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With the Oscars only a few days away, a quartet from the Cinema Studies Department sat down to chat about the 2017 Academy Awards during a Knowledge by the Slice lunchtime event on Wednesday.

The conversation veered from politically charged acceptance speeches to diversity within the Academy of Motion Picture Arts and Sciences to what makes a movie Oscar bait. But as will likely happen at the awards show on Sunday night, one particular film kept surfacing throughout the event—even after Peter Decherney, professor of English and cinema studies and the event’s moderator, asked the panel to hold off on discussing La La Land. (Coincidentally, the movie’s stars include alumnus John Legend C’99 and Marc Platt C’79 was a producer.)

It’s been easy to forget that movies other than La La Land came out this year and will be up for awards: the musical has been on such a winning streak with critics and at awards shows, and it’s shown up everywhere from Saturday Night Live to hundreds of commercial breaks. But during the hour-long discussion, Decherney and the other panelists—film studies professor and art history chair Karen Redrobe and Meta Mazaj and Kathy DeMarco Van Cleve, both senior lecturers in cinema studies—talked about several Oscar contenders that they’ve liked more.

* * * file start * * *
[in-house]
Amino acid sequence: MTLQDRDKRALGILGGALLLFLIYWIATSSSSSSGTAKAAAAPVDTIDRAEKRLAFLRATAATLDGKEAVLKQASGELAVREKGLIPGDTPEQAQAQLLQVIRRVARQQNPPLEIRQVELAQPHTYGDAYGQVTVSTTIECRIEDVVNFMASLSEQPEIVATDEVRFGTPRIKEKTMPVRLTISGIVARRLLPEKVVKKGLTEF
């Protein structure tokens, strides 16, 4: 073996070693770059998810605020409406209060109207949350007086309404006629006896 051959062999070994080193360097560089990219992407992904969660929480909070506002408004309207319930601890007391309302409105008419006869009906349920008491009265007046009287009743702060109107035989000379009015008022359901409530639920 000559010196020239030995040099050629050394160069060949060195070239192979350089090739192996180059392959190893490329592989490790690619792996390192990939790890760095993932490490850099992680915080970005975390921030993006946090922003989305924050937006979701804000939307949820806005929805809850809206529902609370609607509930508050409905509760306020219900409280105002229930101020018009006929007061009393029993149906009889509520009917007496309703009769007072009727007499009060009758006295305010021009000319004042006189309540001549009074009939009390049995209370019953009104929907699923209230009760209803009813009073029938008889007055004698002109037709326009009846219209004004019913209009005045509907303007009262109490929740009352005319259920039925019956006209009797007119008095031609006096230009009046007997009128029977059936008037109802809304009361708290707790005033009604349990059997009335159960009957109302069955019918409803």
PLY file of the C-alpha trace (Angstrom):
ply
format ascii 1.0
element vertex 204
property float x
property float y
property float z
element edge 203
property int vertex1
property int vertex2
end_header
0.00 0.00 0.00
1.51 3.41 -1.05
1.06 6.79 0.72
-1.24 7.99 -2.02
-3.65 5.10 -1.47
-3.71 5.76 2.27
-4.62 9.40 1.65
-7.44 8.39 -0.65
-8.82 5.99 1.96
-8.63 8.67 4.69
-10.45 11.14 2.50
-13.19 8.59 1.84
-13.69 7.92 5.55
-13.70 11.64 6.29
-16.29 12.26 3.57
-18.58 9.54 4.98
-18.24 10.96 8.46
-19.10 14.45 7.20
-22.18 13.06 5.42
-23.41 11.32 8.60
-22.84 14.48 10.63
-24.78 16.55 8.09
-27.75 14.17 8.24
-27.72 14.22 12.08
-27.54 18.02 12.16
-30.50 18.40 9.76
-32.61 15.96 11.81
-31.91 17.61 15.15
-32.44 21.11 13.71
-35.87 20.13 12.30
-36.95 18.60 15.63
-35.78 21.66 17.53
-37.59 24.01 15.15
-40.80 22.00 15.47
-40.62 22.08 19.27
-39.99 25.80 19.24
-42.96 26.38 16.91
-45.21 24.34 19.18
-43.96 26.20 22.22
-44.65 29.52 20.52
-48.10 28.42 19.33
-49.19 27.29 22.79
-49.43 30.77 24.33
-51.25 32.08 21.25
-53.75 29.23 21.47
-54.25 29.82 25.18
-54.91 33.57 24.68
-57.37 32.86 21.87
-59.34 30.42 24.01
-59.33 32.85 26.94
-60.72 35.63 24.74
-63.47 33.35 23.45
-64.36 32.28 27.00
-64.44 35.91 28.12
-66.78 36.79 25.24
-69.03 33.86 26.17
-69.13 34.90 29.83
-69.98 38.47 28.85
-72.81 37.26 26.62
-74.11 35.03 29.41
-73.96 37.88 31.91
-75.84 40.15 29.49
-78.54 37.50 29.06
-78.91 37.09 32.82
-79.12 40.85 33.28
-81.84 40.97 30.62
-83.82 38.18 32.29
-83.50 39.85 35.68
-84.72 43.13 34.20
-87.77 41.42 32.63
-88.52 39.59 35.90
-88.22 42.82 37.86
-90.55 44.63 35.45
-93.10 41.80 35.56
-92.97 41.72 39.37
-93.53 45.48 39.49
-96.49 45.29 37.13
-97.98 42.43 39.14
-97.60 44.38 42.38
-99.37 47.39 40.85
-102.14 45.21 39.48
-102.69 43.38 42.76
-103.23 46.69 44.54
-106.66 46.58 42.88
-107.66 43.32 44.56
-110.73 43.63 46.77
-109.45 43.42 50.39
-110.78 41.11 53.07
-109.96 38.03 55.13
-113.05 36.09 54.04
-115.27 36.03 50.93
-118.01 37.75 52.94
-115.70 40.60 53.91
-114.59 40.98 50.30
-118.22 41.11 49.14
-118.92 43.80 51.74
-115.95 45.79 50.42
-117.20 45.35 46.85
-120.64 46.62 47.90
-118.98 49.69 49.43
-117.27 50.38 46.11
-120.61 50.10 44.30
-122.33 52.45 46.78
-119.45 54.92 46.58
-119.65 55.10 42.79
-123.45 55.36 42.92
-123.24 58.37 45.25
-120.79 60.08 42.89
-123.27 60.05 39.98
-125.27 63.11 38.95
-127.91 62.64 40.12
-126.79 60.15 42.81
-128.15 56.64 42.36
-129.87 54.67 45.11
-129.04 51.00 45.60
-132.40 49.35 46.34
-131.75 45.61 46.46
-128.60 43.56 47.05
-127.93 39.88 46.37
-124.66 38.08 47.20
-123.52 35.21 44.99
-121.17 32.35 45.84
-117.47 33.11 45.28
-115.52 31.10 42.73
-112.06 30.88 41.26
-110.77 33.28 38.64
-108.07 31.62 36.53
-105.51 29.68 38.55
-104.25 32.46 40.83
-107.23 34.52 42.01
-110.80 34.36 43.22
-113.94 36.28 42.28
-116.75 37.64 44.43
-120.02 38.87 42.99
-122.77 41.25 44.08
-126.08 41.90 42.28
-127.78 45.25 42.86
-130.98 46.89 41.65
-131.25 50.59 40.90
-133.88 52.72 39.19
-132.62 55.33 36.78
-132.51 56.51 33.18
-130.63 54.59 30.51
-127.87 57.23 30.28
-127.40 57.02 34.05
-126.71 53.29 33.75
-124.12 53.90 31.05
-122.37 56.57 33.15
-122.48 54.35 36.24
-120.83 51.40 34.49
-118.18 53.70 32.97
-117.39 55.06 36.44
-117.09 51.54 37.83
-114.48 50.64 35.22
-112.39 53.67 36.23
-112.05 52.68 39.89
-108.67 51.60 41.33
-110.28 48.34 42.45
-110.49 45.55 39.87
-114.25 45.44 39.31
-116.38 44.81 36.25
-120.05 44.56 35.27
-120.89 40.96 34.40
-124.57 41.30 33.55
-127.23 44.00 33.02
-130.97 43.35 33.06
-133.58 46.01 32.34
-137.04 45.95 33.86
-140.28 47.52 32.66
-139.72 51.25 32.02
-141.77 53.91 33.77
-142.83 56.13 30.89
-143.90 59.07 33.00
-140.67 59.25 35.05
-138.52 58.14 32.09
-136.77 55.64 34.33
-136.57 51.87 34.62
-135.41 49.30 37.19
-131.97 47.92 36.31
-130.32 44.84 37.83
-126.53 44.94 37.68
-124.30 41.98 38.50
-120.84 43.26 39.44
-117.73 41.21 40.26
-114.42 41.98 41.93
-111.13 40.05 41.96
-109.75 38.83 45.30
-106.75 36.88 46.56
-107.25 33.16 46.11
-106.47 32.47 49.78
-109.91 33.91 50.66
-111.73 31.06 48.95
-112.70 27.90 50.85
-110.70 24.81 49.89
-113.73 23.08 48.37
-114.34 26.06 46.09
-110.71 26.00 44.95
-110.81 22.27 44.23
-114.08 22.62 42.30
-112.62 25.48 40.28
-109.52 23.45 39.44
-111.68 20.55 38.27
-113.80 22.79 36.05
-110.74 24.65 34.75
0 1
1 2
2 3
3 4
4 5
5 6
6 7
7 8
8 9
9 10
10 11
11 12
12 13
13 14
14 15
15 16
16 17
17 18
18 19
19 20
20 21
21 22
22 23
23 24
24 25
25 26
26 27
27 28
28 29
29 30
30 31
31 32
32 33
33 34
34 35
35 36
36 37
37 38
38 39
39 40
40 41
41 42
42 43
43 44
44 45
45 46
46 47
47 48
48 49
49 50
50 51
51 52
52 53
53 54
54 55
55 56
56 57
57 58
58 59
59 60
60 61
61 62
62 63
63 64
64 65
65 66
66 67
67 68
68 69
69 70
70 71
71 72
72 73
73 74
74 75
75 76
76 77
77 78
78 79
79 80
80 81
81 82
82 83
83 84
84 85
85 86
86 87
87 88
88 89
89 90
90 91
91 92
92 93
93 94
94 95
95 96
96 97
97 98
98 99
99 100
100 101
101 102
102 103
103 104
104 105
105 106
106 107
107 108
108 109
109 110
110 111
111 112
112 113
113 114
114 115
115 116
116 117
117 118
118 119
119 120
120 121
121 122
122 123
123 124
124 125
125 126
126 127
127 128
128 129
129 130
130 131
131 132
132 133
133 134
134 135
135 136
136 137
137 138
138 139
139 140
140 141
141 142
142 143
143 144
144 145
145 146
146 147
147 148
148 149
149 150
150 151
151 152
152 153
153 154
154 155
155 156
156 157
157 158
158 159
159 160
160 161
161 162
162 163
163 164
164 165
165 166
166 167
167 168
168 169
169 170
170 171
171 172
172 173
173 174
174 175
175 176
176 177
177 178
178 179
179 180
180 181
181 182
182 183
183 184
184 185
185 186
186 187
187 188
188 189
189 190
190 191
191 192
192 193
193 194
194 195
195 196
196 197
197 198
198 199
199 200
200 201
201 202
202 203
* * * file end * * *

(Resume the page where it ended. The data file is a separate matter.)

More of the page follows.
Van Cleve, who teaches screenwriting at Penn, said she especially admired the script for Manchester by the Sea. That movie has her vote for Best Original Screenplay, and she’s expecting Moonlight to win for best adaptation.

In the Cinema Studies Department’s annual Oscar pool, Redrobe said she voted for Moonlight as this year’s Best Picture—not because she thinks it will actually win, but because “what would it mean about this country if something like this could be deemed to be the best? It would be a different kind of country.”

Mazaj also mentioned Moonlight as a standout film from 2016. She liked Hidden Figures, too.

Early on, Decherney asked Mazaj, an expert on the genrefication of films, to talk about what makes a movie Oscar-bait.

“It cannot be a genre film,” Mazaj said, noting that usually Best Picture winners “tackle political, social issues, but not in a very controversial way.” She said they tend to be “safe” films like The King’s Speech or Argo or Spotlight, with “some social relevance but not in a way that’s too provocative.”

Mazaj said Oscar winners are usually sentimental, too. And because the Academy “likes to pat themselves on the back,” they’re often about movies or artists or Hollywood in general.

La La Land in particular fits that last bit of criteria, though it may be the rare exception of a genre film (musical) frontrunner. But the three panelists all raised concerns about the movie. Van Cleve didn’t like the script. Mazaj called it “the film that just makes you feel [but] does not want you to think.” She said its nostalgia is also troubling, adding that “we need to be aware that nostalgia is a privilege.”

For the full discussion, including questions from the audience, Knowledge by the Slice captured this video of the event:

—Molly Petrilla C’06

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